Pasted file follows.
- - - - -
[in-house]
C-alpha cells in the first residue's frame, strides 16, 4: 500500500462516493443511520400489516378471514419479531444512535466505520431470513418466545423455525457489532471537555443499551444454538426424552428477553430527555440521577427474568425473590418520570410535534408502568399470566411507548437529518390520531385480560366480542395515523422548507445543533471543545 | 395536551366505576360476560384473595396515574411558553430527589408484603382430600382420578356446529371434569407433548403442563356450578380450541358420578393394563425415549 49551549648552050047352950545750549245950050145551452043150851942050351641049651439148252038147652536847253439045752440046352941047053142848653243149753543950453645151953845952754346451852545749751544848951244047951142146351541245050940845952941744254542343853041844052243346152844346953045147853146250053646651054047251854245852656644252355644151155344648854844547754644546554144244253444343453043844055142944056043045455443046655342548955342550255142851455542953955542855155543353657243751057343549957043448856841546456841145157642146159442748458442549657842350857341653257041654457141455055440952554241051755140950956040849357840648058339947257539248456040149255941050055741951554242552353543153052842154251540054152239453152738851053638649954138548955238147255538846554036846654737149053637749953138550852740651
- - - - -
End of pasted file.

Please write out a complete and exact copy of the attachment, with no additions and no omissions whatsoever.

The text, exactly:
[in-house]
C-alpha cells in the first residue's frame, strides 16, 4: 500500500462516493443511520400489516378471514419479531444512535466505520431470513418466545423455525457489532471537555443499551444454538426424552428477553430527555440521577427474568425473590418520570410535534408502568399470566411507548437529518390520531385480560366480542395515523422548507445543533471543545 | 395536551366505576360476560384473595396515574411558553430527589408484603382430600382420578356446529371434569407433548403442563356450578380450541358420578393394563425415549 49551549648552050047352950545750549245950050145551452043150851942050351641049651439148252038147652536847253439045752440046352941047053142848653243149753543950453645151953845952754346451852545749751544848951244047951142146351541245050940845952941744254542343853041844052243346152844346953045147853146250053646651054047251854245852656644252355644151155344648854844547754644546554144244253444343453043844055142944056043045455443046655342548955342550255142851455542953955542855155543353657243751057343549957043448856841546456841145157642146159442748458442549657842350857341653257041654457141455055440952554241051755140950956040849357840648058339947257539248456040149255941050055741951554242552353543153052842154251540054152239453152738851053638649954138548955238147255538846554036846654737149053637749953138550852740651